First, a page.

May the Fourth be with you!
Today may be a day dedicated to puns, fandom, and a galaxy far, far away, but it probably doesn’t mean you’ve suddenly learned a Jedi mind trick to keep your manager from asking for that project, presentation, or report. If you’re like me, you’re trapped at work, wishing you could be cosplaying The Force Awakens with your family or baking an R2-D2 cake.
Unfortunately, Star Wars Day has yet to be recognized as a national holiday. In better news, both the Dark Side and the Light Side have a lot to teach marketers about life, love, and the pursuit of the target demographic. Let’s see what the Jedi (and the Sith) have to say about marketing leadership.
Kylo Ren Is the Ultimate Counterexample of Disaster Response
What do you do when the rebel scum hits the fan? Let’s use Kylo Ren as a counterexample for marketing leadership: he’s impulsive, hot-tempered, and incapable of inspiring his team.
So whether your social team makes an epic blunder, or a key executive spouts politically incorrect things in an interview, take a deep breath. Your next move will define who you are as a leader. Don’t repeat Kylo’s mistake by responding without thinking. You can make a disaster recovery plan, check for vulnerabilities, and apologize afterward, but the most important PR response will always be internal, so take care with how you handle crises with your team. Others will look to you as a leader for the appropriate mode and tone of response, so set that tone from the moment you hear about your organization’s blunder. Unlike Kylo, you can’t just slash the controls and shut everything down.
Balanced, Yoda Is
Yoda may be an obvious choice when talking about any sort of leadership, since he has dispatched his fair share of sage leadership advice. But instead of focusing on “there is no try,” what if we looked at Yoda as a whole? Overall, this Jedi master emphasizes the psychological aspects of the Force, and marketers could stand to learn a few things. In our constant fight for eyes and ears, we sometimes forget what our target customer needs.
Does your customer really want another viral video, or are they trying to figure out how your product works? Do they need another tweet about National Pancake Day, or would they prefer a help article that answers their common questions? I believe Yoda would say, “Clear your mind, and ask them, you should.”
Admiral Ackbar Is Not a Trap(ped Leader)
We all know this meme-worthy line, but do you know the context in which it’s said? Admiral Ackbar is managing multiple moving parts of one initiative, and he’s strapped for resources, manpower, and the skill to bring about the results his team needs (sound familiar?). Trying to balance brute force with agility and speed, he discovers that his chances of success have been slashed by factors outside his control. When he utters this now-famous line, he’s expressing the shock we all feel when things don’t pan out. But does he throw in the towel, even though he has few resources and he’s facing impossible goals? No! Ackbar pulls his team back to regroup, concentrating their energy on achievable KPIs. Once the shields are down and the time is right, they strike–ultimately winning the war.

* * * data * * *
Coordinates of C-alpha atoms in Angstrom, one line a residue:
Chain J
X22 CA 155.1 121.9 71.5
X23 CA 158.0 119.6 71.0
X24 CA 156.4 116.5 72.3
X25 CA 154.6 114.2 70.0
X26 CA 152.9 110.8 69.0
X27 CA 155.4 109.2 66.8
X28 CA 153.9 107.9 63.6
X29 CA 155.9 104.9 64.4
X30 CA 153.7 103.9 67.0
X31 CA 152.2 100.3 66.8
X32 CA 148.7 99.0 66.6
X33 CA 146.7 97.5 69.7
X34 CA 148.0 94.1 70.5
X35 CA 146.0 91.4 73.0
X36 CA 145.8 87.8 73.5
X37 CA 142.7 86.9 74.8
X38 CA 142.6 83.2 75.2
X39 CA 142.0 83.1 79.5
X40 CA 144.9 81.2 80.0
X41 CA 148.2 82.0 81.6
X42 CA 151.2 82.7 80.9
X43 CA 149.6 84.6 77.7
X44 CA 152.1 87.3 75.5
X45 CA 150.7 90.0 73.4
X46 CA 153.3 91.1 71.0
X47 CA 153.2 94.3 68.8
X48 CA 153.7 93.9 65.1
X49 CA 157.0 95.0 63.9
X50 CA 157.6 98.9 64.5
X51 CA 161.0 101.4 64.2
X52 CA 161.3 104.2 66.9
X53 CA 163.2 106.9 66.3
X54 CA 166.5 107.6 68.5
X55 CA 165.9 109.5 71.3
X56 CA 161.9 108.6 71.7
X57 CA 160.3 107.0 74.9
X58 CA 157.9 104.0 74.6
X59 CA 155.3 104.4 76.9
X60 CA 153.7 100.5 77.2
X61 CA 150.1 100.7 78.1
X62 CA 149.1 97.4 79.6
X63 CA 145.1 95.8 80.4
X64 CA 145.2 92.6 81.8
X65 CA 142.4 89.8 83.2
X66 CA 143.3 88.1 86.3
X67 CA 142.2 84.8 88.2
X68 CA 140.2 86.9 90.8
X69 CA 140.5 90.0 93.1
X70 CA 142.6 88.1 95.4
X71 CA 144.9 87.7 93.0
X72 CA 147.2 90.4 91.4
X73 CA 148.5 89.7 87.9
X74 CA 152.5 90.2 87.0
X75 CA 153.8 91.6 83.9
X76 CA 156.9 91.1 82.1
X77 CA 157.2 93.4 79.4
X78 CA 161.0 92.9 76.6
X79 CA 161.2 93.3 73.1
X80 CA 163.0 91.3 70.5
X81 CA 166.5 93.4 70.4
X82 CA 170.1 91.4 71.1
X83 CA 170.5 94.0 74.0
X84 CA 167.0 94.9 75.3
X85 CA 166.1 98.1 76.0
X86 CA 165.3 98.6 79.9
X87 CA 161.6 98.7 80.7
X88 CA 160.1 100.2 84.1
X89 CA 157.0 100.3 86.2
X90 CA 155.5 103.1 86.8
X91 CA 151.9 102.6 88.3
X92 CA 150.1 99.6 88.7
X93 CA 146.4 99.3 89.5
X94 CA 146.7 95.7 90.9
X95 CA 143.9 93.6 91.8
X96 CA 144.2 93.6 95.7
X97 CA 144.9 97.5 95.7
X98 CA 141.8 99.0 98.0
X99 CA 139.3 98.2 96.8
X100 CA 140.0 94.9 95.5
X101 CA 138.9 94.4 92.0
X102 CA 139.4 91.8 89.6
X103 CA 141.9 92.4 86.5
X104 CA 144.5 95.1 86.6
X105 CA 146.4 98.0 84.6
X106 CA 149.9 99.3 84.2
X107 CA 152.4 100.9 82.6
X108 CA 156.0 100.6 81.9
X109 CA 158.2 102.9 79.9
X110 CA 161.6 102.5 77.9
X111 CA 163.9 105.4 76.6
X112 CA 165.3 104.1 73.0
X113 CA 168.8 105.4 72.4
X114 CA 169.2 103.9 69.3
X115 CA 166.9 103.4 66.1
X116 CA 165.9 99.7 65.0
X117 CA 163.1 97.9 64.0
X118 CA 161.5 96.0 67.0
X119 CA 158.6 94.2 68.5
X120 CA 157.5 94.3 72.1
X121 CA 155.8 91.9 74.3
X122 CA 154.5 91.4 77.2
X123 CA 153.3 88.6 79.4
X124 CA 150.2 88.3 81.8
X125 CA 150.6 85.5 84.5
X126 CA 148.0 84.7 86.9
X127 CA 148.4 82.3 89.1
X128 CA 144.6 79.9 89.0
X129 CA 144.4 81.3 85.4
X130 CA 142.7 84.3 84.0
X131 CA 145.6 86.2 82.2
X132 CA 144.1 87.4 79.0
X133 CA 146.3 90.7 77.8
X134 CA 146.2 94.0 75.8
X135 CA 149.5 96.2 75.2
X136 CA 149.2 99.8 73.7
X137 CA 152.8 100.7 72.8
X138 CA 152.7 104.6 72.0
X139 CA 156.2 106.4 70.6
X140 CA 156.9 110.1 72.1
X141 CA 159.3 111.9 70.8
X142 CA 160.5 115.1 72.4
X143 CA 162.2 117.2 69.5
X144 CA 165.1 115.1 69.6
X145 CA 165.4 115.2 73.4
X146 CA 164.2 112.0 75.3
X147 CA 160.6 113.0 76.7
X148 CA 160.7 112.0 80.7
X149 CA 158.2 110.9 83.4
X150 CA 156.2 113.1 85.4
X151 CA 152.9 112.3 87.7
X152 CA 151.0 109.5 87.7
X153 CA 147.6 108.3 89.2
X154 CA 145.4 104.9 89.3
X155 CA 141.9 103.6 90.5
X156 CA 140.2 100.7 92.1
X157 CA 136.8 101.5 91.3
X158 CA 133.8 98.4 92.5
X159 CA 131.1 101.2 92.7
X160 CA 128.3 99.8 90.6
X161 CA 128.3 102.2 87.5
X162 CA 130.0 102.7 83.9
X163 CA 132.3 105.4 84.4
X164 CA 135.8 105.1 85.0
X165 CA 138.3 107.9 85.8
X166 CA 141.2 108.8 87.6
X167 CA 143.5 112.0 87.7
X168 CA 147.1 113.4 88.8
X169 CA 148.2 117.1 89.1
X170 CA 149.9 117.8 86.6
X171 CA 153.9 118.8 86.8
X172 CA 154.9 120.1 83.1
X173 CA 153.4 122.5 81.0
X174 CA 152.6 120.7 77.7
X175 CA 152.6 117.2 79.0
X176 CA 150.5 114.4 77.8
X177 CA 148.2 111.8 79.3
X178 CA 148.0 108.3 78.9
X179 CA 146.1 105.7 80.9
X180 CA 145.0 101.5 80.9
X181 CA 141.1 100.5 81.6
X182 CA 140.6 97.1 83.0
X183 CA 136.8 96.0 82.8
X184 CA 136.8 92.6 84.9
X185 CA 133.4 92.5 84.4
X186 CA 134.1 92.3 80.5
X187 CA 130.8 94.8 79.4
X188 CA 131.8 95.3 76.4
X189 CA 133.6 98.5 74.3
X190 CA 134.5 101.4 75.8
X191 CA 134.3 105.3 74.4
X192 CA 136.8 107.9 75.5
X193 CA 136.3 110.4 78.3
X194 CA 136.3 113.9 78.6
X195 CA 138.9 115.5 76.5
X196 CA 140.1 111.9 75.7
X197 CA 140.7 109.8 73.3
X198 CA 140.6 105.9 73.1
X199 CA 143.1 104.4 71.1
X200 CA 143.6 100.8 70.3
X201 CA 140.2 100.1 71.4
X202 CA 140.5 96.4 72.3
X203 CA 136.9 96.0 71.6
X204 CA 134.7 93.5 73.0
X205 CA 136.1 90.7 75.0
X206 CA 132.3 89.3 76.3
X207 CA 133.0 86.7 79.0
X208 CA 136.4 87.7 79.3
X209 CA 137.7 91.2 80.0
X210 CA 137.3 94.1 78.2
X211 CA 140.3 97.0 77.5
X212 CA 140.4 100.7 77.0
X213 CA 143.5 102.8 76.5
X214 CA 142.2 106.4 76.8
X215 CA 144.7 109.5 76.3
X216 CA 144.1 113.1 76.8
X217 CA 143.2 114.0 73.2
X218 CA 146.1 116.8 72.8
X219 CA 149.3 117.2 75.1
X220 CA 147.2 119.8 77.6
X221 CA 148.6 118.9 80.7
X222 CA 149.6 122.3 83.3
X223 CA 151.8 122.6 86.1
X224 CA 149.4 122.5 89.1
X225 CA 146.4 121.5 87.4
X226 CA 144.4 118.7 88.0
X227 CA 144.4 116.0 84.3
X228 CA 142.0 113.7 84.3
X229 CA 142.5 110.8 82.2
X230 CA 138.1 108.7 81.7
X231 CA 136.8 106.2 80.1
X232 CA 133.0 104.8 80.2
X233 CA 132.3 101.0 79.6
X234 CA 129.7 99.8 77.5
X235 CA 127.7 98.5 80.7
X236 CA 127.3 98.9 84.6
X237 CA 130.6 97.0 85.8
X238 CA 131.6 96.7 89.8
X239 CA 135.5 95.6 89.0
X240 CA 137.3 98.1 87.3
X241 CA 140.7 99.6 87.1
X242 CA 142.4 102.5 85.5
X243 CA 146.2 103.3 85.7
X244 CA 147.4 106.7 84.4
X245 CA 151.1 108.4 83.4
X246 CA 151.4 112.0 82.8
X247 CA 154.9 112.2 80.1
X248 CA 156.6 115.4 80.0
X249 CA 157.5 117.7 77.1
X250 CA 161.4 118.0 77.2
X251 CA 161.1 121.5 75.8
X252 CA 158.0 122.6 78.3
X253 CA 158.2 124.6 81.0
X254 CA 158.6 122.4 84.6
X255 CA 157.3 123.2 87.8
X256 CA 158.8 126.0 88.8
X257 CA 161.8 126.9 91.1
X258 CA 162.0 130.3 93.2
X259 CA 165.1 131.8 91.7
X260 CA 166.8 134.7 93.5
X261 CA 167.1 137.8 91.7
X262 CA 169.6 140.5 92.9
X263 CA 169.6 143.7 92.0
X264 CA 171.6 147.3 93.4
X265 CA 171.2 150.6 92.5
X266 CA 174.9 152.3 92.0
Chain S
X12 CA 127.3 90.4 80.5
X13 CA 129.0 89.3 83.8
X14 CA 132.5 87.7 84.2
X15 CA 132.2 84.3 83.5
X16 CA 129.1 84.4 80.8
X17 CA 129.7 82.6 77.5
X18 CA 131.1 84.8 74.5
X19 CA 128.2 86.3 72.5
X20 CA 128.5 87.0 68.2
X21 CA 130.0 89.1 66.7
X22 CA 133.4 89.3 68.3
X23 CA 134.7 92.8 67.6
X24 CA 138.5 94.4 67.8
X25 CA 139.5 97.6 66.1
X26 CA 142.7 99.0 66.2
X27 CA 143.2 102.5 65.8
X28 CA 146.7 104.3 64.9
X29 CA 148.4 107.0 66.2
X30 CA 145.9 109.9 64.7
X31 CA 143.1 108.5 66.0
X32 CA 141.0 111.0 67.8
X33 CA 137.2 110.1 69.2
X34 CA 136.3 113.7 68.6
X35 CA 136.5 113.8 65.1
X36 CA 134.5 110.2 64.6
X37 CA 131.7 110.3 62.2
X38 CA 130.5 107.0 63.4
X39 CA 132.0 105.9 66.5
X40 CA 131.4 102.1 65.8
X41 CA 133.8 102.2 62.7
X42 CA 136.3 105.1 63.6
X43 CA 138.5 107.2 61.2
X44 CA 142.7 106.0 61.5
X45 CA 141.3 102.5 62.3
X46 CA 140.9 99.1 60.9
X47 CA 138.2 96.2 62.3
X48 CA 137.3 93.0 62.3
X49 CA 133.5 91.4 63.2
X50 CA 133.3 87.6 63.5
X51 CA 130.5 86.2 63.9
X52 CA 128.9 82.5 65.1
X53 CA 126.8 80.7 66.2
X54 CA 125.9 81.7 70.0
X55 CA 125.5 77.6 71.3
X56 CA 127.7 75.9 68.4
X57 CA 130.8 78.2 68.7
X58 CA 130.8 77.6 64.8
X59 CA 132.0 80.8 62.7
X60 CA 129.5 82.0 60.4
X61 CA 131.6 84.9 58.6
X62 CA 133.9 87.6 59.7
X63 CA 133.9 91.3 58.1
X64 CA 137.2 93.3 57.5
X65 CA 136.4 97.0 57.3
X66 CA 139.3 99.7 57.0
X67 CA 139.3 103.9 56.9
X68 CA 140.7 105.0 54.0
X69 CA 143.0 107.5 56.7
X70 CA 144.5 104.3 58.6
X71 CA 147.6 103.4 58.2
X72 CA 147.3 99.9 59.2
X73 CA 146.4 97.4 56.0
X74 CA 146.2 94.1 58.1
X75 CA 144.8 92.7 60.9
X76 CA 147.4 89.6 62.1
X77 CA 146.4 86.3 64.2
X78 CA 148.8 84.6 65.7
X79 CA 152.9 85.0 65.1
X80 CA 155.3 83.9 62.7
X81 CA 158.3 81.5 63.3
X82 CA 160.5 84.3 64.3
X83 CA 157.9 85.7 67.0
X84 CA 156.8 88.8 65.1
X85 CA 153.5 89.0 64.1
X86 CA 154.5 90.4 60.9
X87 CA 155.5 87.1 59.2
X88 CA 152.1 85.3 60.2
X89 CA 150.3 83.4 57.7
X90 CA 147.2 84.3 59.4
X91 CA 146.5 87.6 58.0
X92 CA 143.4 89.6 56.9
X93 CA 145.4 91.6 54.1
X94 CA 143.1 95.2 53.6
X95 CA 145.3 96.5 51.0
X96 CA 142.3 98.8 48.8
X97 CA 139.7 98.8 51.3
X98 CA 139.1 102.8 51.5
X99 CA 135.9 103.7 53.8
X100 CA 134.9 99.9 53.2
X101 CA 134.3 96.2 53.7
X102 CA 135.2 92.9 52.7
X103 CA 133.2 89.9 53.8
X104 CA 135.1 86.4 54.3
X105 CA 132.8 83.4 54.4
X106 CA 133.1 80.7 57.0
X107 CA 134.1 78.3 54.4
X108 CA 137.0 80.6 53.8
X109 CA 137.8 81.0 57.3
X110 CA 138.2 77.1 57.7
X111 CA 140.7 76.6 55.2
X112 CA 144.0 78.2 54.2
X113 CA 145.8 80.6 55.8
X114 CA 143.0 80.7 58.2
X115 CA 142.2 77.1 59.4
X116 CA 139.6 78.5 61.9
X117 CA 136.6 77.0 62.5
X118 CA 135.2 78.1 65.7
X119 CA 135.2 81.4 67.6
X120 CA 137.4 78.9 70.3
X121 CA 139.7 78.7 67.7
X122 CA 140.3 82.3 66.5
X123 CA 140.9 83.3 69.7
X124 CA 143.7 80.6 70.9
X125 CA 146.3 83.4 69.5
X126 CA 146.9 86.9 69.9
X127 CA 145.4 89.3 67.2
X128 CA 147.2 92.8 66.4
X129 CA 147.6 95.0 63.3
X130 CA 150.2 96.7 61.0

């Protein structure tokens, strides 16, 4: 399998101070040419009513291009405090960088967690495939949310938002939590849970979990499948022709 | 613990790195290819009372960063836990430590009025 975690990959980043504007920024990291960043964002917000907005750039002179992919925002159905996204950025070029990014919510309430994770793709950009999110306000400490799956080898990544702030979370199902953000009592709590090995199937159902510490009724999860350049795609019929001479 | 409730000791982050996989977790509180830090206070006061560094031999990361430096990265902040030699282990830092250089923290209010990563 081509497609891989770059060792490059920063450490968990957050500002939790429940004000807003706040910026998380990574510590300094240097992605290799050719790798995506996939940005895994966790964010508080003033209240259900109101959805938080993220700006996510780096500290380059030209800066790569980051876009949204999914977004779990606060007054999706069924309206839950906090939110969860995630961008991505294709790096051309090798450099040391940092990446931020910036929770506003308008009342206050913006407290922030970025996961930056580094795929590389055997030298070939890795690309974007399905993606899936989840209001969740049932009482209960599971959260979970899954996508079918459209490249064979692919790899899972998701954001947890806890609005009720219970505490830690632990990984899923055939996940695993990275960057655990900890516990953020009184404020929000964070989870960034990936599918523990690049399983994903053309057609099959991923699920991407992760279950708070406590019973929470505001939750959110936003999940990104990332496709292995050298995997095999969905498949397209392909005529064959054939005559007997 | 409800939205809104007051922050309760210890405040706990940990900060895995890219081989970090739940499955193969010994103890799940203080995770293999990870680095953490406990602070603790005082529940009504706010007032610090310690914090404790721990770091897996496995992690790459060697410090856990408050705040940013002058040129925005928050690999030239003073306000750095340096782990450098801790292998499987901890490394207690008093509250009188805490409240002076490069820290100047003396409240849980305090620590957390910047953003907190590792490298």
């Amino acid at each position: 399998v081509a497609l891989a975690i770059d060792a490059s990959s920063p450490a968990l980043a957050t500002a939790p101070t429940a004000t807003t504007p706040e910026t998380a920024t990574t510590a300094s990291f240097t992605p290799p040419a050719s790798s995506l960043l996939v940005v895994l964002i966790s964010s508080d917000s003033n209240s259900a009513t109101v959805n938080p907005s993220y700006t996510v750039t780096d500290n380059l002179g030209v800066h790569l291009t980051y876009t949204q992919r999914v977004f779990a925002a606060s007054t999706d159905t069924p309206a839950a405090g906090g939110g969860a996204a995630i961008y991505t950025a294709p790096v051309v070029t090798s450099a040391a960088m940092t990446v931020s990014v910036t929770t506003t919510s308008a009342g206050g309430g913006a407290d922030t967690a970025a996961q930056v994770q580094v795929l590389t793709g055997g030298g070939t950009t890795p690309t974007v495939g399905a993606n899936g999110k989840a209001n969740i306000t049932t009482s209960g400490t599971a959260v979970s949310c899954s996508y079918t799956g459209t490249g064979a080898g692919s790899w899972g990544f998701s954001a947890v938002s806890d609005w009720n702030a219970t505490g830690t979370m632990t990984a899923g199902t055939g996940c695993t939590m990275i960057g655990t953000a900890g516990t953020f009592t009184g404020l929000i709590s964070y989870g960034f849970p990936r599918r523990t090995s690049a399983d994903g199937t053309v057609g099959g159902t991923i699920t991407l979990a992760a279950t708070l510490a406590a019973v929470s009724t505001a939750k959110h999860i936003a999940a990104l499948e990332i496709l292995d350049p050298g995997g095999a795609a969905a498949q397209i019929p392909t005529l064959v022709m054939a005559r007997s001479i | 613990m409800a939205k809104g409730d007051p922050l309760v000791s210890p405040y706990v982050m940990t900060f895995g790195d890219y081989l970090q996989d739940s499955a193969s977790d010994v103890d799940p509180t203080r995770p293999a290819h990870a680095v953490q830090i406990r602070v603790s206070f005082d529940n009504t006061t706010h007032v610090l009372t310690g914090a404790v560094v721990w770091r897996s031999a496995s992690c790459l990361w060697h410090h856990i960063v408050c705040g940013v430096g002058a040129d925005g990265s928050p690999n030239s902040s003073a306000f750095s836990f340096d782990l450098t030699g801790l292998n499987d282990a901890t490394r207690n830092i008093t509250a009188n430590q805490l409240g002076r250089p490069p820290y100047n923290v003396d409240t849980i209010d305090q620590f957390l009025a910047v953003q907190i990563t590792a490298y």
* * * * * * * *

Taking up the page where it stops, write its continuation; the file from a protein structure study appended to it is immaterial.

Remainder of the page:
With decreasing budgets and increasing expectations, digital marketing can sometimes feel like a losing battle. When leading a team into a difficult, resource-strapped situation, it may be time for us all to take a lesson from Ackbar. We need to identify the areas of potentially sky-high ROI, without wasting our team’s time and energy on losing battles in the interim. Although it may occasionally seem like a trap, with expert guidance and focus on the right metrics, our teams can (and will) win.
Emperor Palpatine Has No Vision
Emperor Palpatine is ego personified for all the galaxy to see, and he’s also a great example of the overconfidence that has led to some pretty terrible marketing campaigns. Think of New Coke or the creepy Burger King mascot. You could also harken back to a number of poorly planned corporate social media blunders. When ideas like these fail so gloriously, occasionally I ask myself, “How could this have happened?” The answer: a Palpatine perspective on idea generation.
There’s a common phrase in journalism (and other highly edited writing) that you have to “kill your babies.” This infanticidal euphemism simply means that sometimes you have a great line of copy, idea, or wide shot that simply doesn’t fit in the larger piece and must be cut. Some marketers could stand to learn from this, lest our egos about having the best idea in the room become more important than the ideas themselves. It’s often prudent to take a step back; show someone else your killer campaign, press stunt, or even blog idea; and allow them to give brutal, honest feedback. After all, we don’t want our work compared to Empire.
Leia Has a High IQ–and a Great EQ
Leia’s famously improvised line is key to the love story of Star Wars. But it also shows that she has a significant amount of emotional intelligence (EQ), since she recognizes love in a hard-to-read paramour. Although Leia clearly has a very high IQ, her EQ helps the character-driven story to progress, and it’s something we could all improve in our customers’ experiences. Knowing what your customers want is the first step to creating a great experience, but really empathizing with their pain points is the next step in that journey. Marketers are now tasked with the entire customer experience, so we should focus on understanding the emotions our customers feel when they have a negative interaction with our brand. Do your customers love you? Do you know?
from Grammarly Blog